The rest of the trip went better, although cooking dinner outside to keep Bryan company pushed me to the edge. Understandably cautious to avoid carbon monoxide poisoning, Bryan prefers using his stove outside a snow cave, even when ventilation air holes are poked in the ceiling. I’ve never had a problem using my denatured alcohol Trangia stove inside a well-ventilated igloo, but I was here to share the trip, so respected Bryan’s preferences. But by the time my meal was ready I couldn’t stay outside any longer, and retreated into my comparatively warm room to eat.

My room inside the quinzhee. Warmer and more comfortable than it looks, but not more spacious.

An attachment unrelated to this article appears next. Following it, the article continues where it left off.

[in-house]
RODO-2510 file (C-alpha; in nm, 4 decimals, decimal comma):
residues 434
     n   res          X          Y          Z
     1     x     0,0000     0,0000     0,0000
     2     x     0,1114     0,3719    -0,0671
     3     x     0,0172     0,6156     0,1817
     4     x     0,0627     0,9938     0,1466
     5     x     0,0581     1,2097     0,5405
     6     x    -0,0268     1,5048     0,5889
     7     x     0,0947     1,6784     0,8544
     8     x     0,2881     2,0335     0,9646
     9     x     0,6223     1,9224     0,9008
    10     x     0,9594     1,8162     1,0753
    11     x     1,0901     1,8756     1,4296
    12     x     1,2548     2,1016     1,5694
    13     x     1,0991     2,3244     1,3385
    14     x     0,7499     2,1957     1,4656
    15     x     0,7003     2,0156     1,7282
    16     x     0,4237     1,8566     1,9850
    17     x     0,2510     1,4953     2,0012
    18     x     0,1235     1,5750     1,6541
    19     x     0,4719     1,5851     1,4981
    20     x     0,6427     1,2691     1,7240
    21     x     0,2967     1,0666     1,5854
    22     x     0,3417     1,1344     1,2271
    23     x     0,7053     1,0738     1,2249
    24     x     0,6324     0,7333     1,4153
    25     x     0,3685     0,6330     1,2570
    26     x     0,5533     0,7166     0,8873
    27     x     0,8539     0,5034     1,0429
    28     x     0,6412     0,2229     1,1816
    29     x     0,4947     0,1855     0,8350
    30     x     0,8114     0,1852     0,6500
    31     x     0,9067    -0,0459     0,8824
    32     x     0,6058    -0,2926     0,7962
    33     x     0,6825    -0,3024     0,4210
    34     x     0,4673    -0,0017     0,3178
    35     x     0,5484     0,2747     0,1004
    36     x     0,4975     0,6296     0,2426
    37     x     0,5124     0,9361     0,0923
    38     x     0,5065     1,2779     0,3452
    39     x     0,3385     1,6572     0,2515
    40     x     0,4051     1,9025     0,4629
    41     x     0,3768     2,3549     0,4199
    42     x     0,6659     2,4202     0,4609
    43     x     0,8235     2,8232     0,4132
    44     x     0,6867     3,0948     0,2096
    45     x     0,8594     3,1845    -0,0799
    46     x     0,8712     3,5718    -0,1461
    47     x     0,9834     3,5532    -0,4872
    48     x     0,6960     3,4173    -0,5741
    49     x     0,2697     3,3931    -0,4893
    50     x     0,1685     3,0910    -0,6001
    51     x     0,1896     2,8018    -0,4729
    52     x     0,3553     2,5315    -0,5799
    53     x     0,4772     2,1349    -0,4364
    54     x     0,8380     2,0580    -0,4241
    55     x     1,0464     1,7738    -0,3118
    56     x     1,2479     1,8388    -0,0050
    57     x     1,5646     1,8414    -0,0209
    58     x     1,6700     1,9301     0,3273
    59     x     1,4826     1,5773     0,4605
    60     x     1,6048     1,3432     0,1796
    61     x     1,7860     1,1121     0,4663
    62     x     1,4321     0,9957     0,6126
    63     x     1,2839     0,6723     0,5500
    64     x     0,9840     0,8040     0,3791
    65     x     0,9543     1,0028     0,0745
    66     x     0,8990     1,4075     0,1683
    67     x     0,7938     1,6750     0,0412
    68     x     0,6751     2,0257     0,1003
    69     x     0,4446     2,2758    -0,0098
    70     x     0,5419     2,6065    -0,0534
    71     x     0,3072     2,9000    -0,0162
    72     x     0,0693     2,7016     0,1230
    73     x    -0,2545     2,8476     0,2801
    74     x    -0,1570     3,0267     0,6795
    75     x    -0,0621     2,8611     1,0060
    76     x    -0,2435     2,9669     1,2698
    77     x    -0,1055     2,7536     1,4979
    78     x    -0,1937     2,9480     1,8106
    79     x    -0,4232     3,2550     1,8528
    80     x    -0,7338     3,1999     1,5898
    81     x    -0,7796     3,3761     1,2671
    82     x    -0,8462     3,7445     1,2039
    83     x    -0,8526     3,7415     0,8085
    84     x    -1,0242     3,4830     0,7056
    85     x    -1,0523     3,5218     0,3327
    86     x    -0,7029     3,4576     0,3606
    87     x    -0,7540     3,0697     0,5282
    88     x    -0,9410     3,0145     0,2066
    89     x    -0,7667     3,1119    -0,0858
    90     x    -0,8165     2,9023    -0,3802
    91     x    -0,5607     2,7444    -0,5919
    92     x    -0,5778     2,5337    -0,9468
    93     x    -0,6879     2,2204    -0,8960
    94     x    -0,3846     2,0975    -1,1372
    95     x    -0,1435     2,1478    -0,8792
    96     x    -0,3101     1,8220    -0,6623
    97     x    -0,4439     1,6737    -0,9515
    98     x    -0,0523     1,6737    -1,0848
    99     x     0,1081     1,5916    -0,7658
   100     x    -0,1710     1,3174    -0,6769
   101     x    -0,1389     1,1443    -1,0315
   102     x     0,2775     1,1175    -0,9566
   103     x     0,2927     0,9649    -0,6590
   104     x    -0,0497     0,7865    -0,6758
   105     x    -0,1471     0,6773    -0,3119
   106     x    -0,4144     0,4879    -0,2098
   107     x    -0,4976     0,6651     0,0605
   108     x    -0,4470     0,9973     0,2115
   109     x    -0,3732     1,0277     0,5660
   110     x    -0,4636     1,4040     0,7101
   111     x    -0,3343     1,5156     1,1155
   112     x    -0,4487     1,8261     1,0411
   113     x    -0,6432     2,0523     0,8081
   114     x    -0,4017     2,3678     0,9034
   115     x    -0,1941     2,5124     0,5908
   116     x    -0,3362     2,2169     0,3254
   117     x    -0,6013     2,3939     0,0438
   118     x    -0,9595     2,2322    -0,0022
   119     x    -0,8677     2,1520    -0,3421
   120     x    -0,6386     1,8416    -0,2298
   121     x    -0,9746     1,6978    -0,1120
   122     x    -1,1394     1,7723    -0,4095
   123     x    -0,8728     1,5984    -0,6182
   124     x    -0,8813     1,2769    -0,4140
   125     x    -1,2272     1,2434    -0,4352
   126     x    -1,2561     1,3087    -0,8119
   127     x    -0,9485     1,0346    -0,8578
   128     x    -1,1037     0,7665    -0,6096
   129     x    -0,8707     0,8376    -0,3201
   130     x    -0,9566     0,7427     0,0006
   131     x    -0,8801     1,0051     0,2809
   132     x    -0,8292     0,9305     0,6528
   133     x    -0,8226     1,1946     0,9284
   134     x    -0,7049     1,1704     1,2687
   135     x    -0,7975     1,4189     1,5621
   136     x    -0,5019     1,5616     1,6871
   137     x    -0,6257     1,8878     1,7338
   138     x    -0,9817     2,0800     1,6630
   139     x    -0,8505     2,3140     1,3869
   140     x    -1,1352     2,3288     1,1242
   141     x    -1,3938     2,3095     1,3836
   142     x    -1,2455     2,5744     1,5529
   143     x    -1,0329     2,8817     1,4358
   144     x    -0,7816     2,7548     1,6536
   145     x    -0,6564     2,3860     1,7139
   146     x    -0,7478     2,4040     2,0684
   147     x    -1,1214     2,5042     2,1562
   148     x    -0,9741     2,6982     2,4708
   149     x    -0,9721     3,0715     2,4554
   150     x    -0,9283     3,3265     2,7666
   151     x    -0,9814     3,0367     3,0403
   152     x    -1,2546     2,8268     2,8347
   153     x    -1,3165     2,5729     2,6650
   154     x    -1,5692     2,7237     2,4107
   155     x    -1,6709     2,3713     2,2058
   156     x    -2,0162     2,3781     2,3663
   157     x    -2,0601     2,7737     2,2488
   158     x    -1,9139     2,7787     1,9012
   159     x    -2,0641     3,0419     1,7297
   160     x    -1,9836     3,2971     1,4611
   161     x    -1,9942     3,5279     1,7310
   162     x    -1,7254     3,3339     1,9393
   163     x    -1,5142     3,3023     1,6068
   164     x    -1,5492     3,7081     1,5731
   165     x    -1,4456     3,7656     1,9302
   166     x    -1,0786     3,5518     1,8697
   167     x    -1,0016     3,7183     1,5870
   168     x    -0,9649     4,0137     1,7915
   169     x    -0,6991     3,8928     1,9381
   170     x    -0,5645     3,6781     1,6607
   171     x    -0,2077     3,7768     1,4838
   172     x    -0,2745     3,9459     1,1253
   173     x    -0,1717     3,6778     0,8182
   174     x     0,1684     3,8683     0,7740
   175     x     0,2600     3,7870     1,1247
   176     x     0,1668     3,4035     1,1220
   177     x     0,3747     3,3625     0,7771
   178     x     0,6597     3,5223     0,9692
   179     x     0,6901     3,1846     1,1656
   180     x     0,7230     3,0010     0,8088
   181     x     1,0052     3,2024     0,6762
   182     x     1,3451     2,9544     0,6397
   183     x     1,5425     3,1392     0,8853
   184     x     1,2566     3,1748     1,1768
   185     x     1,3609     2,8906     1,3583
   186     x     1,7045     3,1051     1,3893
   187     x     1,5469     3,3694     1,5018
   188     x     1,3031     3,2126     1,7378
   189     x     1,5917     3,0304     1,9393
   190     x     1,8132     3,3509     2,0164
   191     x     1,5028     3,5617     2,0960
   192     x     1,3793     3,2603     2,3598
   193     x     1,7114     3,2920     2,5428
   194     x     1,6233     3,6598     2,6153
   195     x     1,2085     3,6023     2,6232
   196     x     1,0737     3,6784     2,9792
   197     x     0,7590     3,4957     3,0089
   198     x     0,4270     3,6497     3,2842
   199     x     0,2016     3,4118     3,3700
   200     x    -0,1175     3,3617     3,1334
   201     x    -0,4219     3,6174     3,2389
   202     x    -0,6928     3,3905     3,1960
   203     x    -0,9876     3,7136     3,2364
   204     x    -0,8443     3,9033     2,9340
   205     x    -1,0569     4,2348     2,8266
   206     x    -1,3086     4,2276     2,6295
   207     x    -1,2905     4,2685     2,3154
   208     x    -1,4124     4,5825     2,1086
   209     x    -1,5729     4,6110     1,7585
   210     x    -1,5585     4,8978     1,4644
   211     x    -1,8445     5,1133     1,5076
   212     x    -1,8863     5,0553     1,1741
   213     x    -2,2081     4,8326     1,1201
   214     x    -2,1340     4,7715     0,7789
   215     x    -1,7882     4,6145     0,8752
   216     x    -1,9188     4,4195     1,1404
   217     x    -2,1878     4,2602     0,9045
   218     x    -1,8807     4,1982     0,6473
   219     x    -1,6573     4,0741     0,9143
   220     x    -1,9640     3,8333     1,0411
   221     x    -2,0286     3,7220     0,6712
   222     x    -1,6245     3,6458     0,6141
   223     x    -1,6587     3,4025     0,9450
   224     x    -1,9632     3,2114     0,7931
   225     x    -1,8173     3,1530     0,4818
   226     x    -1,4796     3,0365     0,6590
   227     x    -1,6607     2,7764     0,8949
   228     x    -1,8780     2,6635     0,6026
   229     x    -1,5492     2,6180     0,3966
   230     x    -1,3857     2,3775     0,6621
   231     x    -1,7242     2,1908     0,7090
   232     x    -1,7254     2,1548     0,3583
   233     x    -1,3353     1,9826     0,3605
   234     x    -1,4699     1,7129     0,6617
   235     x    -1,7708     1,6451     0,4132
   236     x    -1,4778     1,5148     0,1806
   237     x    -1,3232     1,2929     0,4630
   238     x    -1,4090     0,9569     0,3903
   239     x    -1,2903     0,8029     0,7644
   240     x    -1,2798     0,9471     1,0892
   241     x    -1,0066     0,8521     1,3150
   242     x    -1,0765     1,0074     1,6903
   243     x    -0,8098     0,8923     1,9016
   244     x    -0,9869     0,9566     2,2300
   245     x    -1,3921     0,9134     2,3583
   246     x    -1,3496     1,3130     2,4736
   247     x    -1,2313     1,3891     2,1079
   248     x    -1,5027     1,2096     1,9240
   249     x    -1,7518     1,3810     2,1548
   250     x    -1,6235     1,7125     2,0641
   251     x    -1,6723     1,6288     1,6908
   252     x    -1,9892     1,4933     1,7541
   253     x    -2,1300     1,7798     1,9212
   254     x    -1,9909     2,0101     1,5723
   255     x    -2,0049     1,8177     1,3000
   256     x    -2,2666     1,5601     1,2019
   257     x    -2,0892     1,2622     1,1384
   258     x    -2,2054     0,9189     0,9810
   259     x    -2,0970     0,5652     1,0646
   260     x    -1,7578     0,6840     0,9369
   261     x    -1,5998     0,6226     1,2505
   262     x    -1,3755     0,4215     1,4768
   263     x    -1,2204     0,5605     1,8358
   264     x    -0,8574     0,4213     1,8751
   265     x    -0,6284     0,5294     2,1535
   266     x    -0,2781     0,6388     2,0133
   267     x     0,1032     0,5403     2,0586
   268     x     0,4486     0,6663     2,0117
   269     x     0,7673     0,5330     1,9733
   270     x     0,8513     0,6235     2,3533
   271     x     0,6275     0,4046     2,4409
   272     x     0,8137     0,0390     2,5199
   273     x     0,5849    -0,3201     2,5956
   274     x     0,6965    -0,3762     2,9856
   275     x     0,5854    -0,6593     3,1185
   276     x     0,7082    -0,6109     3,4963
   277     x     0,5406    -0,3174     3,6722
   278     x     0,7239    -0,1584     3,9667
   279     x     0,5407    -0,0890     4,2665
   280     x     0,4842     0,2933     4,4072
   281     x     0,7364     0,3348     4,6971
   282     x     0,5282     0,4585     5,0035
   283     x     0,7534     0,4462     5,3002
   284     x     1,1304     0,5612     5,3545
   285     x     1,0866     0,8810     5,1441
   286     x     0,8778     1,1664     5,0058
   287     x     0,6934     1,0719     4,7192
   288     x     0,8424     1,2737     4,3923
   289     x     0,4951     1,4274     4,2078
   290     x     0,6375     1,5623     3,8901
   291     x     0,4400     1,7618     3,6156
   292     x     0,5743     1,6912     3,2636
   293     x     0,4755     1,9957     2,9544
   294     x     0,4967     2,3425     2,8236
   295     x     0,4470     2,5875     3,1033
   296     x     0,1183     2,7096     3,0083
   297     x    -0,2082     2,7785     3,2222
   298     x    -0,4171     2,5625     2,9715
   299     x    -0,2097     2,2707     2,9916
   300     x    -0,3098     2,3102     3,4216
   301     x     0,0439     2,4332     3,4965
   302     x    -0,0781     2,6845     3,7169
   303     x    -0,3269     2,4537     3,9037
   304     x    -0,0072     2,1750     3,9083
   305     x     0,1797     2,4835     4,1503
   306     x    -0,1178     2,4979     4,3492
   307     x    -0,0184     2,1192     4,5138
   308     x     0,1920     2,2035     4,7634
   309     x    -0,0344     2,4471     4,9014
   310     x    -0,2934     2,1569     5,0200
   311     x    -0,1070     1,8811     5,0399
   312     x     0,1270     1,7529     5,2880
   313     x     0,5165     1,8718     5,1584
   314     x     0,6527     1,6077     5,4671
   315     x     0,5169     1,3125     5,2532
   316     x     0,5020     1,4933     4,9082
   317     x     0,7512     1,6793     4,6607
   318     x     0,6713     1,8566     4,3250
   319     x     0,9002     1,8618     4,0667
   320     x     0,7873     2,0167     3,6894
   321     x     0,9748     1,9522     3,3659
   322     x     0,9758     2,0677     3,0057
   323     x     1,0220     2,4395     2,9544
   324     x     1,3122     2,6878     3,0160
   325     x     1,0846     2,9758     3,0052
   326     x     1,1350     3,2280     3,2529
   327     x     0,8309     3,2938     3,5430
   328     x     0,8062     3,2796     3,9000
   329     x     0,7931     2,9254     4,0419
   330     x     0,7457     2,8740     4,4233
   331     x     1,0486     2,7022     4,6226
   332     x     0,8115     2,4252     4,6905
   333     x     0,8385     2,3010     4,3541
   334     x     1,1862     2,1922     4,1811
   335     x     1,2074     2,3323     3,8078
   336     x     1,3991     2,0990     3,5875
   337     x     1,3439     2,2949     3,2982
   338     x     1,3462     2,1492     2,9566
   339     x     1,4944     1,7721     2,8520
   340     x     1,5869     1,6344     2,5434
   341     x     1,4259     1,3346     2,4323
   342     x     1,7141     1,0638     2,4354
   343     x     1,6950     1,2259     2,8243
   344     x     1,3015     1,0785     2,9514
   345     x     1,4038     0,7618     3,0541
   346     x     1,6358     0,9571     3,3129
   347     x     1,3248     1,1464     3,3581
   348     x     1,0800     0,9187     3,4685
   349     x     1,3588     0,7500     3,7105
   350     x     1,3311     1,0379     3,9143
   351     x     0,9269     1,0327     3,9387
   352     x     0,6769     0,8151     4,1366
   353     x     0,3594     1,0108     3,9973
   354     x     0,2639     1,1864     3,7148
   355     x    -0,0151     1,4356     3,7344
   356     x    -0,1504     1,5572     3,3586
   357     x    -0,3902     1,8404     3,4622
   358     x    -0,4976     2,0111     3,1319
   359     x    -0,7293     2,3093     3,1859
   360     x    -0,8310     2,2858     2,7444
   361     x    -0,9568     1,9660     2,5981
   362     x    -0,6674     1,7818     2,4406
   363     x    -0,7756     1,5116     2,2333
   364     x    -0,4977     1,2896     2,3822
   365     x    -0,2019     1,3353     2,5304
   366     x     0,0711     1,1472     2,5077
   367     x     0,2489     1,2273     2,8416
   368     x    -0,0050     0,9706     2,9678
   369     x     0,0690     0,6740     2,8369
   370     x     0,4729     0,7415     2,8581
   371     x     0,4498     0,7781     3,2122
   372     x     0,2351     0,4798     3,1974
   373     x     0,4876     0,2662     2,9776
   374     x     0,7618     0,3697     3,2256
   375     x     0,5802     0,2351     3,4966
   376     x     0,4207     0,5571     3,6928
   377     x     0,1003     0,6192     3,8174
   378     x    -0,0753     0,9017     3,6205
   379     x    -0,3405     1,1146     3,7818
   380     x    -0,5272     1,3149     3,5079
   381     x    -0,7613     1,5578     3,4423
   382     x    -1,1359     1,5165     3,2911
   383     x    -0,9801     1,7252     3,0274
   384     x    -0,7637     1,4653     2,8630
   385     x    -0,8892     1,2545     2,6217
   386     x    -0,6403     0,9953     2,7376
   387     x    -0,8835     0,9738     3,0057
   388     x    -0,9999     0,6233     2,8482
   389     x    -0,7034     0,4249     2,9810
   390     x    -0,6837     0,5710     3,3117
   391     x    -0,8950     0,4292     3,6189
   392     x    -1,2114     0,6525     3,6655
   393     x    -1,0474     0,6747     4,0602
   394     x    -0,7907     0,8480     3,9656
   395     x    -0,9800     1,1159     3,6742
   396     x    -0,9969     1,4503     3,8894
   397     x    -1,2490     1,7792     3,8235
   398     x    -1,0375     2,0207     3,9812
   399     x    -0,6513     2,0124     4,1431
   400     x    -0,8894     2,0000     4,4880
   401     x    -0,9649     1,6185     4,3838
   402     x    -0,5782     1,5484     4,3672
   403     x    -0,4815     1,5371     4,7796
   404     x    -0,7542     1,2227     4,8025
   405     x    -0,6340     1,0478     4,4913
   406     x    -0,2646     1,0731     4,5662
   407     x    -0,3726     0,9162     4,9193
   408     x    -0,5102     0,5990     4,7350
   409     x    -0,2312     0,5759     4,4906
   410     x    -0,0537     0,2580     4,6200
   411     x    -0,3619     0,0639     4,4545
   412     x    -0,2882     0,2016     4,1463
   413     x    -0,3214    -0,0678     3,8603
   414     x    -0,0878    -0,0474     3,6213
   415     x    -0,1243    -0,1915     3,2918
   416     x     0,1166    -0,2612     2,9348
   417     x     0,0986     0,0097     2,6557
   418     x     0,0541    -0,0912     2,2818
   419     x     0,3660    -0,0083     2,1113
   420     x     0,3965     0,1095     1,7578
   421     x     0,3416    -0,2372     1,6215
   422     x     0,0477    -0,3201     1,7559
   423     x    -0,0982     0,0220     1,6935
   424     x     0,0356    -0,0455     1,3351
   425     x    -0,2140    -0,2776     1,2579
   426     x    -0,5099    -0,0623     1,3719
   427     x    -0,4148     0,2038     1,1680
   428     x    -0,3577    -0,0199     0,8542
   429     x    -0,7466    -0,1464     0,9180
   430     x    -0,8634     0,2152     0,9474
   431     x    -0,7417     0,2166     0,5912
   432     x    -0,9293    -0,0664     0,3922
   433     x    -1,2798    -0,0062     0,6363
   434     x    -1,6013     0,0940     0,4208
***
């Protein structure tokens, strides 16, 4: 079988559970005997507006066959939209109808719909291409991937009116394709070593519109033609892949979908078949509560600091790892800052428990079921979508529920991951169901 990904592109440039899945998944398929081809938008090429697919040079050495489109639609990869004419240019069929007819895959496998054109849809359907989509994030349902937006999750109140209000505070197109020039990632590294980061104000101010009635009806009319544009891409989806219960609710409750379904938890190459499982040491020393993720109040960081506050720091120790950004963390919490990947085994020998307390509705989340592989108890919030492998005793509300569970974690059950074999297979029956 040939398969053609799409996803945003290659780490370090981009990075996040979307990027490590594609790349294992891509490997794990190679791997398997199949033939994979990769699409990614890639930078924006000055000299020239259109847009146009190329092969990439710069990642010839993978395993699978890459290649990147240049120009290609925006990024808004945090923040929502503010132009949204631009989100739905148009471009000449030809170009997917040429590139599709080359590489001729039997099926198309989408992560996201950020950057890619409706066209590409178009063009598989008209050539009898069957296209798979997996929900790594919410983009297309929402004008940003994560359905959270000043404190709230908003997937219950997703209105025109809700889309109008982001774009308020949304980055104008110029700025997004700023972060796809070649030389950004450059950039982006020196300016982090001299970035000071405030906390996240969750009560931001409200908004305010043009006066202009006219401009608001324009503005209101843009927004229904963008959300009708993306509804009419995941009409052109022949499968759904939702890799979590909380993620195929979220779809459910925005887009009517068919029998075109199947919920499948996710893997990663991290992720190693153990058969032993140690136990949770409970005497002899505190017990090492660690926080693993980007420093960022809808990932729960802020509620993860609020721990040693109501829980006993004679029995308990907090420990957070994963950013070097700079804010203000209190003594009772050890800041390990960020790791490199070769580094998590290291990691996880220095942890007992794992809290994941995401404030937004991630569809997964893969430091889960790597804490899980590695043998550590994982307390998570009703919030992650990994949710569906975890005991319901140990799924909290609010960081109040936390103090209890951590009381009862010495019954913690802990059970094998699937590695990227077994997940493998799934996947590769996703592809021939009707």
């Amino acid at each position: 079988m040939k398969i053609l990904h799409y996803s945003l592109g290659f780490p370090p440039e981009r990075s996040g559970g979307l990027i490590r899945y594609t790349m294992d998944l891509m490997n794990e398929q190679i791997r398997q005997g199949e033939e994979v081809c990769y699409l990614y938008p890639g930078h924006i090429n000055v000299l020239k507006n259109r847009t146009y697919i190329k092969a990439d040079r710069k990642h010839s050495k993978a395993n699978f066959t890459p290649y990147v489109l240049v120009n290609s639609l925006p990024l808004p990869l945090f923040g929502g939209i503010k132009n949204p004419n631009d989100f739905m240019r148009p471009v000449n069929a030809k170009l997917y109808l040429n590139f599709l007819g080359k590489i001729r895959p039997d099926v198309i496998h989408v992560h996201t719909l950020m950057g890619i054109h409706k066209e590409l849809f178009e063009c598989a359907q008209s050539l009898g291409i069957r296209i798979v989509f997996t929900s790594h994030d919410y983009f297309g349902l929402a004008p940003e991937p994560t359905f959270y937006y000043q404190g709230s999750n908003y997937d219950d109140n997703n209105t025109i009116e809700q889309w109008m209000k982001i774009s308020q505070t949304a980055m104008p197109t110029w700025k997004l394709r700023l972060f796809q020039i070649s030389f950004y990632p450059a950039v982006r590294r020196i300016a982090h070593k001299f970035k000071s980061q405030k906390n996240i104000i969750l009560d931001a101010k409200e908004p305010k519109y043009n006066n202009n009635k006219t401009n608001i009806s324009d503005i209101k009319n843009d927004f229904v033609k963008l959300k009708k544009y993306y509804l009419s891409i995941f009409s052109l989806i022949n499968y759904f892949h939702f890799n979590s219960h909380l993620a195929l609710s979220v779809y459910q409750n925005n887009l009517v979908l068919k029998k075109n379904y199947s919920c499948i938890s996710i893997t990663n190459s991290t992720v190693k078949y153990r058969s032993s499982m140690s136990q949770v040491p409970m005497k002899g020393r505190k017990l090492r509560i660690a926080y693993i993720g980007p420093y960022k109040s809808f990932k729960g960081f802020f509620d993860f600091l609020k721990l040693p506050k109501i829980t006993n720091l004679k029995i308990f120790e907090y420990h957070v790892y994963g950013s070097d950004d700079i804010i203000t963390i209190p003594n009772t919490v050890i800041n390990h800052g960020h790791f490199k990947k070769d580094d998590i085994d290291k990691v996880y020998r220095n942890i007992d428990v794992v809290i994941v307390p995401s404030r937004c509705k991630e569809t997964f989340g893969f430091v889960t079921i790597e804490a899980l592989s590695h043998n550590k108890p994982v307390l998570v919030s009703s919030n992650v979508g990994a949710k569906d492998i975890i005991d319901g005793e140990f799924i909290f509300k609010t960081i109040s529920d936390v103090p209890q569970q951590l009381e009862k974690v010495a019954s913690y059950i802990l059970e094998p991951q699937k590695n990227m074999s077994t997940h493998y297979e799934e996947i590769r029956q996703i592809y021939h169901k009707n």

Compare with an igloo! Now this is winter camping!
Bryan’s room.

I slept well in my tiny quinzhee cave – once I finally fell asleep. I’d changed into dry clothes, and once I was wrapped in my sleeping bag I was actually too warm. Which was impressive, given the plunging temperatures outside. The nearest community, Ward, recorded an overnight low of -18 Fahrenheit, -27.8 Celsius, and the quinzhee’s location higher in the mountains was almost certainly below that. So the shelter did its job. But so would an igloo have… without the hard labor of building it, or the wet clothes, or the painful right forearm that I can still barely use four days later.

Or without the fear of collapse.

Morning smiles.